Are we living in a Post-secular age, and if so, how can it be understood (1)? By asking this question, Michael Staudigl and Jason W. Alvis introduce their remarkable anthology of contemporary debates on the ‘return of religion’. The collection of eight essays was first published as a special edition of the International Journal of Philosophical Studies under the slightly different title Phenomenology and The Post-secular Turn: Reconsidering the ‘Return of the Religious’ in 2016. In contrast to the Open Access online version, this printed hardcover volume offers the rewarding invitation of reading and re-reading.
It is important pointing out one formal peculiarity: A separate section at the beginning of the anthology indicates that quotations should not be taken from the printed volume, but from the journal published in 2016 (vii-viii). Since the order of essays has changed, one will have to engage in a little arithmetic game when citing. In addition, as format of the original version in 2016 was adequately maintained, the person who cites has to disregard the page numbers of the 2018 physical copy, but to count the pages per essay from the 2018 physical copy before applying to the 2016 journal page count. Eight contributions from 2016 are offered with calculation as Open Access at Taylor Francis Online.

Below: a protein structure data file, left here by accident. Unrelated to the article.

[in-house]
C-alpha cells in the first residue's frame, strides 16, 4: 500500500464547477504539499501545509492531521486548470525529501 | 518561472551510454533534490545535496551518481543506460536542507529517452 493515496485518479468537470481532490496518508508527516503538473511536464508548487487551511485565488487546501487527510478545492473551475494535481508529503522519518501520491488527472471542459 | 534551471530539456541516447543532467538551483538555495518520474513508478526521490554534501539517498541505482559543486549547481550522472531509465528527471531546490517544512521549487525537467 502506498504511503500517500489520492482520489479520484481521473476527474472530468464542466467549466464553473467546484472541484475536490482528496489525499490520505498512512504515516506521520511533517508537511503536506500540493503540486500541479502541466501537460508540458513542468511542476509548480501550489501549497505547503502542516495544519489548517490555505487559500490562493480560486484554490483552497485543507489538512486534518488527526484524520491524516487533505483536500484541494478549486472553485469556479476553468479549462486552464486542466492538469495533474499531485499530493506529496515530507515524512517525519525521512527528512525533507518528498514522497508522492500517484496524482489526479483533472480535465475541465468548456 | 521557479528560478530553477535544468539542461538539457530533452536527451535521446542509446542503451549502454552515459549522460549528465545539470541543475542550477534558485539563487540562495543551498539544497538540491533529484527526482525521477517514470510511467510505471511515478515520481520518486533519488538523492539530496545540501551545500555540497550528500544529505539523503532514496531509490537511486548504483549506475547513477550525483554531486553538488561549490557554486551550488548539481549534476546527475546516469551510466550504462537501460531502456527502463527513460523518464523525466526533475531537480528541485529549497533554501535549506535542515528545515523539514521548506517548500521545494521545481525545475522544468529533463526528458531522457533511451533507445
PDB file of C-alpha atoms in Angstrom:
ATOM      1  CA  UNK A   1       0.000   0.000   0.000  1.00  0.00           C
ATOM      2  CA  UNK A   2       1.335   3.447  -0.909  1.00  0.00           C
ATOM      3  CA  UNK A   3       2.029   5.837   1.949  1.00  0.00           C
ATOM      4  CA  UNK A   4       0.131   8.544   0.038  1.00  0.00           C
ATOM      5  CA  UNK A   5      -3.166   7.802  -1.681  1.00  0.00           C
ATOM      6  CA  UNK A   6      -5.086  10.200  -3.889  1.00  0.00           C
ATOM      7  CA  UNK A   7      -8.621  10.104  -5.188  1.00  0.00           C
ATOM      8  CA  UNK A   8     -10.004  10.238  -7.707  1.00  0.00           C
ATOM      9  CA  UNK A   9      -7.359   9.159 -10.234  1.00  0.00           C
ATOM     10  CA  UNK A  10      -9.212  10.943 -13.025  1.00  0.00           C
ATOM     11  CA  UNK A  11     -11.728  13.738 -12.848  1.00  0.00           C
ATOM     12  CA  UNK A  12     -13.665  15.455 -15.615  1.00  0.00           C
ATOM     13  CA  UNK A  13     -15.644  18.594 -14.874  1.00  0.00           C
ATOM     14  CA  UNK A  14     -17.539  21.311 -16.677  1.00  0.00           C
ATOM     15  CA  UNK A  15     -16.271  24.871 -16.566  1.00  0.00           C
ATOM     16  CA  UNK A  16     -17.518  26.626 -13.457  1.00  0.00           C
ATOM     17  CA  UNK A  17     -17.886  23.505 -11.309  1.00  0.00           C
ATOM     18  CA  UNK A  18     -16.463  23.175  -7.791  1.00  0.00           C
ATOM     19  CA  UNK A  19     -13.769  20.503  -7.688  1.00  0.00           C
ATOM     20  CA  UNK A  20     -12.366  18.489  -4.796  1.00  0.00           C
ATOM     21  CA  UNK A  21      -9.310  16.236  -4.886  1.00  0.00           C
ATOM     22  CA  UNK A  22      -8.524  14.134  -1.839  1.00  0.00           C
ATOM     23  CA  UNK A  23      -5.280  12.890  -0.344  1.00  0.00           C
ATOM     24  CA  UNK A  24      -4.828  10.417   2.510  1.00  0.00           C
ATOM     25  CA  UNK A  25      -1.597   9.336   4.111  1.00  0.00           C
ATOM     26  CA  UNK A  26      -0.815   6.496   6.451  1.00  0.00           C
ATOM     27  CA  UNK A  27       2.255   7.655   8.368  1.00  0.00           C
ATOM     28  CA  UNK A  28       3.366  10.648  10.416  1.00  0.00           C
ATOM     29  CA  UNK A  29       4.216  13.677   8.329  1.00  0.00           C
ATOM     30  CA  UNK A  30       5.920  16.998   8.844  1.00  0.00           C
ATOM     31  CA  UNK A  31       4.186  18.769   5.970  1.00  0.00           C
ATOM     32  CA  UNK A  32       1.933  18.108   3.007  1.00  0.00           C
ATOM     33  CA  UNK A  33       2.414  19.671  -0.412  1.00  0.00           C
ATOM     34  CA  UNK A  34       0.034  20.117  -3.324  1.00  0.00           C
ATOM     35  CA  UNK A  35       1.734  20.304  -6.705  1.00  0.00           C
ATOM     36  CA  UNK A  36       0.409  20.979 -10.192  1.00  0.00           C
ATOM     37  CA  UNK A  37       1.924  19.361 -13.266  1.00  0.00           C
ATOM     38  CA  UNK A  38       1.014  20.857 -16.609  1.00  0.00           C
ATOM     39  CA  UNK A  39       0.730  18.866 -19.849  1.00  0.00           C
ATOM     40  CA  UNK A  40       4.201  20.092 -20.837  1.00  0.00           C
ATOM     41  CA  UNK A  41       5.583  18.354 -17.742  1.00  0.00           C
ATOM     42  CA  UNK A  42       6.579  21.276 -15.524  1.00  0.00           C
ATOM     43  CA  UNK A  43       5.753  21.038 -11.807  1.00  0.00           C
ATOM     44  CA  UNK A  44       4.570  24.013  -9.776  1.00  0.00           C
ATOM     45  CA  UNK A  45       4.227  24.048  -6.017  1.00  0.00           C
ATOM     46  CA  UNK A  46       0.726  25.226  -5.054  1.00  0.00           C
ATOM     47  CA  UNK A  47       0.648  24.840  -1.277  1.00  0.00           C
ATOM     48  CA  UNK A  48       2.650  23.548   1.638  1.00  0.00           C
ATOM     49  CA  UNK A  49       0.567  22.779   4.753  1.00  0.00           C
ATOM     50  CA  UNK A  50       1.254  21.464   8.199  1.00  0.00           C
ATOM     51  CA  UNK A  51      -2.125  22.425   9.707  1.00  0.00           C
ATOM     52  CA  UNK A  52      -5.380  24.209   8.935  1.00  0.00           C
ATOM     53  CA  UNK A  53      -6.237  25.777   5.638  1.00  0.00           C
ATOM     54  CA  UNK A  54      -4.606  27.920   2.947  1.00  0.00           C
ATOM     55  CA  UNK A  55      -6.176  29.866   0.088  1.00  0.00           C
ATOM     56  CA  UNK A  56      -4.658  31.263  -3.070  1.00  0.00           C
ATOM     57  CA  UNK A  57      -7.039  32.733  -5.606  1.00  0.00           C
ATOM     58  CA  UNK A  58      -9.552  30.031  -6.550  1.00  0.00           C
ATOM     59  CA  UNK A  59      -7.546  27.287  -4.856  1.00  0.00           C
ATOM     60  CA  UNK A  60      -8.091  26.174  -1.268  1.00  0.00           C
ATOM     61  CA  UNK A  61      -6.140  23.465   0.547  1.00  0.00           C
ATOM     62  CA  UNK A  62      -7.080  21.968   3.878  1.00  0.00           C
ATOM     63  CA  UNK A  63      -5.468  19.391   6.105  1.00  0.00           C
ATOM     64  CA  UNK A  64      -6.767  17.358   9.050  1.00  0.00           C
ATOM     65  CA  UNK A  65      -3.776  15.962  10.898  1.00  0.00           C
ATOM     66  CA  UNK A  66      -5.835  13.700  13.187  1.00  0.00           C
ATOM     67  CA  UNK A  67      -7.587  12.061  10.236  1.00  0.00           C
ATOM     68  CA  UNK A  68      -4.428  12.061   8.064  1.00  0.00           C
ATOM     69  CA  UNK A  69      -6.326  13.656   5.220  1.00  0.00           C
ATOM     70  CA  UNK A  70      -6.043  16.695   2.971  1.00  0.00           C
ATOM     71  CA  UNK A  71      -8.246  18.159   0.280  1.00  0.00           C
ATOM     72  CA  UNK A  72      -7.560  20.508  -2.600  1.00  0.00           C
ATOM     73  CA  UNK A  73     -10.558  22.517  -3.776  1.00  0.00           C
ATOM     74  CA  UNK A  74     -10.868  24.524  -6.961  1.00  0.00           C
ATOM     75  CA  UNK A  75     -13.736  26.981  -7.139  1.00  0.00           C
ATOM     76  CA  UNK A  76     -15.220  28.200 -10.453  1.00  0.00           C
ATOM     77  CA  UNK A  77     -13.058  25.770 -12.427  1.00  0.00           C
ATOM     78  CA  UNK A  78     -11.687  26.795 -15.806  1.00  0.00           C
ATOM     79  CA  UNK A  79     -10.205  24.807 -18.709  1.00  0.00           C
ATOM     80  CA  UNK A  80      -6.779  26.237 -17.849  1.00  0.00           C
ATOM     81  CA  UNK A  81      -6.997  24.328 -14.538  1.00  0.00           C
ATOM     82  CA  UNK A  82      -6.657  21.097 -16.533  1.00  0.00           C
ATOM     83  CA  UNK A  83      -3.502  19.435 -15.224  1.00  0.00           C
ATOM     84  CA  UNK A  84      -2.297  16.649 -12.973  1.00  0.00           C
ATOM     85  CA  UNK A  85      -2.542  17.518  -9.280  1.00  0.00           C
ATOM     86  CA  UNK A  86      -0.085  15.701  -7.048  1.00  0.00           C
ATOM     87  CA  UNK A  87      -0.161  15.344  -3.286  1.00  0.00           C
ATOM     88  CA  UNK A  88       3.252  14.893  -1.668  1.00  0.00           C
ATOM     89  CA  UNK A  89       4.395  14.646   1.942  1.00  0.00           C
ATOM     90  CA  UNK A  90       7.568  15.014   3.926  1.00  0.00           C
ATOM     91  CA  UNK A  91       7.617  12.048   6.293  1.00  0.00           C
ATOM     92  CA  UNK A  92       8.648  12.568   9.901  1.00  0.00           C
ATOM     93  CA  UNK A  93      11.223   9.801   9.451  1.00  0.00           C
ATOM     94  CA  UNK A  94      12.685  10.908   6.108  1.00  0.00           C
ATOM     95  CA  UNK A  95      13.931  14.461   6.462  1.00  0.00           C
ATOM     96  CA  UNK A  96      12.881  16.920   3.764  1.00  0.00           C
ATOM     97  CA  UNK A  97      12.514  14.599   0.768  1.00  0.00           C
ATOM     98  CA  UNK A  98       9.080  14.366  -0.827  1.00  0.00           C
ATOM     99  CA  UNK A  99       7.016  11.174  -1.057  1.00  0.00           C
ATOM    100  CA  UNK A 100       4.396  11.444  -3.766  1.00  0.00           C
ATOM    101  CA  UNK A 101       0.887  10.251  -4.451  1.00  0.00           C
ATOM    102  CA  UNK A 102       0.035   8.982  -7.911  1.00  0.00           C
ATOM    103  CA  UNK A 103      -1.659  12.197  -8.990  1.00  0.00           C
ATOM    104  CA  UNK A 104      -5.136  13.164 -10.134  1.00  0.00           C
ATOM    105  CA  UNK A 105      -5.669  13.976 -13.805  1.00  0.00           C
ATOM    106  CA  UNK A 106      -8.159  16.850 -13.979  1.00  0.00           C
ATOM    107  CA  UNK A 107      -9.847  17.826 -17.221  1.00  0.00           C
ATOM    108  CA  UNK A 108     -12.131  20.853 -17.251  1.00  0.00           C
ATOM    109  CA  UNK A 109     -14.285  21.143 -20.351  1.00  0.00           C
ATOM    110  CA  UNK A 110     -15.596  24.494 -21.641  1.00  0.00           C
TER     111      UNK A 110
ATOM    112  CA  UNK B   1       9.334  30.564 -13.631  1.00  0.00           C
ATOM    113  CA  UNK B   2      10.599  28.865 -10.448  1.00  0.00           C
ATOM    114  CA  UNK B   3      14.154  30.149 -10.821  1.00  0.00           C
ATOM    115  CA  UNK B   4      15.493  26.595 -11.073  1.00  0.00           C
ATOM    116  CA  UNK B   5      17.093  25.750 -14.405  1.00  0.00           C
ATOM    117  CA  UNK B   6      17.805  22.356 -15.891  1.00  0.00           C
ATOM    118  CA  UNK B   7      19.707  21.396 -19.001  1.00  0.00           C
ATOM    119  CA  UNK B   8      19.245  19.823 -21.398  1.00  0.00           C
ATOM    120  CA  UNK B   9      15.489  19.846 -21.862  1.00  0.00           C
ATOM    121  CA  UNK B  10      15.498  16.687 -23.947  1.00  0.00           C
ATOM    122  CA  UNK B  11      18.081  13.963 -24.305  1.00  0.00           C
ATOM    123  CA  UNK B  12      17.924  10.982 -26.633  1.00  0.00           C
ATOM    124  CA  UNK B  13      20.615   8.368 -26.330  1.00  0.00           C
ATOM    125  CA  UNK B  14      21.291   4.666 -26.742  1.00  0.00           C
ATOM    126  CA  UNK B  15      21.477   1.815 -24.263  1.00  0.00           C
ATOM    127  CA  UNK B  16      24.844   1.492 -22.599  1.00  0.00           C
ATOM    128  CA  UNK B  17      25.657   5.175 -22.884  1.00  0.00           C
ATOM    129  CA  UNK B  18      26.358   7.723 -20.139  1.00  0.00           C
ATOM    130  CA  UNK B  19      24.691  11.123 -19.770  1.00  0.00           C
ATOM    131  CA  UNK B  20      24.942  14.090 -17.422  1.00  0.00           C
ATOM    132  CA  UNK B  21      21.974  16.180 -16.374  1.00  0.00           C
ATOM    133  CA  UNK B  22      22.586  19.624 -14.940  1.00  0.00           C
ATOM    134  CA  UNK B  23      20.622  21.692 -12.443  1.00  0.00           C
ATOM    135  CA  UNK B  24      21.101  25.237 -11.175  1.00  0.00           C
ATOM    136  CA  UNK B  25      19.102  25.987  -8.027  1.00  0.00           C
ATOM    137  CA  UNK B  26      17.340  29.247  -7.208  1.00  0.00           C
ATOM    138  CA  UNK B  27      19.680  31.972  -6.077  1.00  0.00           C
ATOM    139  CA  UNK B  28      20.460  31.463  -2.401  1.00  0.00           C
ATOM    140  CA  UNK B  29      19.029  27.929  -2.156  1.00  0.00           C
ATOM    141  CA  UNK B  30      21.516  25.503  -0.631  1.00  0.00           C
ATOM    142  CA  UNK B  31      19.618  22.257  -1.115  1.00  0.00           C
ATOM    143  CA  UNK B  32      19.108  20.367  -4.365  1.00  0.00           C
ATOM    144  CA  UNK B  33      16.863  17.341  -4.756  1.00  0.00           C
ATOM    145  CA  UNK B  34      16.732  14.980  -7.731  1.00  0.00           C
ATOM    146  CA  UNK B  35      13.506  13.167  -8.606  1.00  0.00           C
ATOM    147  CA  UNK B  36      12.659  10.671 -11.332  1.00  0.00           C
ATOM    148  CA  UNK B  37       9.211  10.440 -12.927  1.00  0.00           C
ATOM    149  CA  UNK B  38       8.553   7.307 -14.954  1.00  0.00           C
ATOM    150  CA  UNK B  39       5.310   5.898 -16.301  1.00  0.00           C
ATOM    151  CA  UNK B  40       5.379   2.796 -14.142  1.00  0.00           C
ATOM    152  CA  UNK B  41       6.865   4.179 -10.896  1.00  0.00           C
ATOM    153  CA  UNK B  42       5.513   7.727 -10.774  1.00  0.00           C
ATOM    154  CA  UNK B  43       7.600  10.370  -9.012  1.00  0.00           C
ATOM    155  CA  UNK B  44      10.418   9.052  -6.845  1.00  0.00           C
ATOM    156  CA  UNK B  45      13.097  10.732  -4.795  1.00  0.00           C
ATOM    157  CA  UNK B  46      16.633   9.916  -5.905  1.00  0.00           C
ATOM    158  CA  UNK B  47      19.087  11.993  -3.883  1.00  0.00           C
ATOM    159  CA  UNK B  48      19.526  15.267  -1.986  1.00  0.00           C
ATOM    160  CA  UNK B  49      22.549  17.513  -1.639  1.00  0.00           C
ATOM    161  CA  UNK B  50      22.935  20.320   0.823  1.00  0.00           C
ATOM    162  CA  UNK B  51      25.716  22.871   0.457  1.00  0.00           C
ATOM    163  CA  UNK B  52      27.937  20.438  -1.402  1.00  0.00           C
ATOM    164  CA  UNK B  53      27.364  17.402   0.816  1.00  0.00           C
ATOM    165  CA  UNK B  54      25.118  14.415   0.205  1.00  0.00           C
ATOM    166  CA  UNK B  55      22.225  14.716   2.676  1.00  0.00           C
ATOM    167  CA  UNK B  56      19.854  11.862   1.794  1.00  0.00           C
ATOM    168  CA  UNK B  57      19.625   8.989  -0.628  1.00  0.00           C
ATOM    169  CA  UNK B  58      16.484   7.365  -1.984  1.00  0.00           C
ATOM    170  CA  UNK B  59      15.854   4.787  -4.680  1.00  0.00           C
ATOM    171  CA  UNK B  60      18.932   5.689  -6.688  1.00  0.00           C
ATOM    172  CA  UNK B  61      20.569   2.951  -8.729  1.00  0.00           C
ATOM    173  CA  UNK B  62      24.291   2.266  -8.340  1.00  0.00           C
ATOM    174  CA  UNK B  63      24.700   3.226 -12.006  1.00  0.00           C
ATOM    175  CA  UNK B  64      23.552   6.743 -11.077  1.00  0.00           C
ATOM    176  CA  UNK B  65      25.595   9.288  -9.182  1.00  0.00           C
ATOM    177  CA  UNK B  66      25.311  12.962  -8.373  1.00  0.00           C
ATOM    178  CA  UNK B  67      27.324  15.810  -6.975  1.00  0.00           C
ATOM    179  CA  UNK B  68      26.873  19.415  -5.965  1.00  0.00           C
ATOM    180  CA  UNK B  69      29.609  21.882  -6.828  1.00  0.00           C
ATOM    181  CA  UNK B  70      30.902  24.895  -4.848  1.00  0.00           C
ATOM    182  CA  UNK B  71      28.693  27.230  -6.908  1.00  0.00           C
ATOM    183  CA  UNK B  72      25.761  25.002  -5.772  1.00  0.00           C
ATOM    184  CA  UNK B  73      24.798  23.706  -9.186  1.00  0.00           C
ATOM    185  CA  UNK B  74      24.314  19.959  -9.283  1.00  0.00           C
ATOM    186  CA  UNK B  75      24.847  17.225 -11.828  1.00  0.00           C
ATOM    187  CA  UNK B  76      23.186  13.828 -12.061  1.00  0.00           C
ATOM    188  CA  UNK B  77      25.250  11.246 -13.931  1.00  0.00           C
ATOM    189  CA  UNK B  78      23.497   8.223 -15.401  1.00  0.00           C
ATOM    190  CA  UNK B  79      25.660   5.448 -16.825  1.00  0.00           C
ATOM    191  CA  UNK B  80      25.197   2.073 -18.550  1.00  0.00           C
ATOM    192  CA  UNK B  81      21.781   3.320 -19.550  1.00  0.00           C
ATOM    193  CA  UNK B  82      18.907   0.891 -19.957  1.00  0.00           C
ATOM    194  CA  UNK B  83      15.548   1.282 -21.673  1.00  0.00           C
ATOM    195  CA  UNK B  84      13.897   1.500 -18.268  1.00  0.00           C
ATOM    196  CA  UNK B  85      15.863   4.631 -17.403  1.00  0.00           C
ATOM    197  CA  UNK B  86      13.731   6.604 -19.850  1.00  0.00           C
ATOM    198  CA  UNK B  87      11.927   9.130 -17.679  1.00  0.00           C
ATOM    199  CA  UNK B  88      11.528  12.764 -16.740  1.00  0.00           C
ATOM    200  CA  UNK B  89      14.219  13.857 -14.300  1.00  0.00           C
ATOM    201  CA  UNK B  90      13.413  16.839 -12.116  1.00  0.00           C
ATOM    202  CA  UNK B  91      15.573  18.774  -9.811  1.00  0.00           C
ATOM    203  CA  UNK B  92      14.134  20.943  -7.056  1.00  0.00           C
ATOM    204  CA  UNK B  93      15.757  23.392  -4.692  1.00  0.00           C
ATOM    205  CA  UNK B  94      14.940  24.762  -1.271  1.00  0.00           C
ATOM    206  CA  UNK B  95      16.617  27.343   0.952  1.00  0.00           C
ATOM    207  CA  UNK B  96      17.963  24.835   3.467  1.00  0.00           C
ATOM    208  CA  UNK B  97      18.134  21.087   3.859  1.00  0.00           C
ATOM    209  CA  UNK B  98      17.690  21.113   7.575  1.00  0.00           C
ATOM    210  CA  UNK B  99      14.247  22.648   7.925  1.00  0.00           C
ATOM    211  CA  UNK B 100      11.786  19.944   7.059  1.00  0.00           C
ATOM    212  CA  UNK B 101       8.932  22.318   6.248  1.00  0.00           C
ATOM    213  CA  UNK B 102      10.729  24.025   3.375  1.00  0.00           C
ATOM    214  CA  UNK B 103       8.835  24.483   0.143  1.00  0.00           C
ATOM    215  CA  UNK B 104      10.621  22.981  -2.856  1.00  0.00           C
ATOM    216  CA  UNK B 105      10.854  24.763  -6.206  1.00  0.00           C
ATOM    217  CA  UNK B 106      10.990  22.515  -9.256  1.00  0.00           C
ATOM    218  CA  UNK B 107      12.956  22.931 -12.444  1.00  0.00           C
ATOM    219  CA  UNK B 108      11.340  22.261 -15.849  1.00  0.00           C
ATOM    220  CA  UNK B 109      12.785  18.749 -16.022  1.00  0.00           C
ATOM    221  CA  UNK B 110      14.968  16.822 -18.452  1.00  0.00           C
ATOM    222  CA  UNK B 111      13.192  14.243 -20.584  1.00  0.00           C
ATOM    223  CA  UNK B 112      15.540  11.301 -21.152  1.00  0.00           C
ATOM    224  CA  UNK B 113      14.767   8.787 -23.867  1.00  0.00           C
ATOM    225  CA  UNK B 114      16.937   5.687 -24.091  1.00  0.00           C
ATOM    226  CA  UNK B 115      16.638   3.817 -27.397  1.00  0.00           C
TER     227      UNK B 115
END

As the editors emphasise in the introduction, Anthony J. Steinbock provides the opening and basis of anthology by revealing what he thinks as all along missing from the secular realm. Steinbock’s paper The Role of the Moral Emotions in Our Social and Political Practices regards the current discourses on both post-secularism and the ‘return of religion’ as desiderata of our secular age to unfold a new understanding of moral emotions (12); e.g. emotions of self-givenness (guilt, pride, shame), of possibility (despair, repentance, hope), and of otherness (humility, loving, trust). With the new philosophical equipment of moral emotions on board, Steinbock proposes to emancipate the discourse on a possible return of religion from the oscillation between atheism and theism. He aims to re-introduce the experience of not being self-grounding at the very centre of a new discourse. Steinbock claims that moral emotions not only determine our internal spheres, such as the private, psychological or ethical domains but they relate ourselves to others with whom we find ourselves already involved (20). Thus, moral emotions are shaping the way we imagine political, social, economic and ecological dimensions of our world and elucidate modes of existence as modes of co-existence. However, in favour of values like subjectivity, rationality, and autonomy, Modernity has ignored and even denigrated moral emotions. Here, the phenomenological investigations of moral emotions shed light on the givenness of man revealing that the individual is not self-grounding but inter-personal and inter-Personal (22). This last capital letter refers to a vertical and de-limiting dimension of our social imaginaries. Steinbock observes in this regard that “the political is not merely ‘political’, as the ecological is not merely ‘ecological’. At the core of the experience is a pointer beyond itself. And this is precisely what has been missing in secularism” (24). To sum up, Steinbock’s contribution provides a valuable and welcome resource for everyone who is interested in the importance of moral emotions to the processes of social and political transformation throughout history.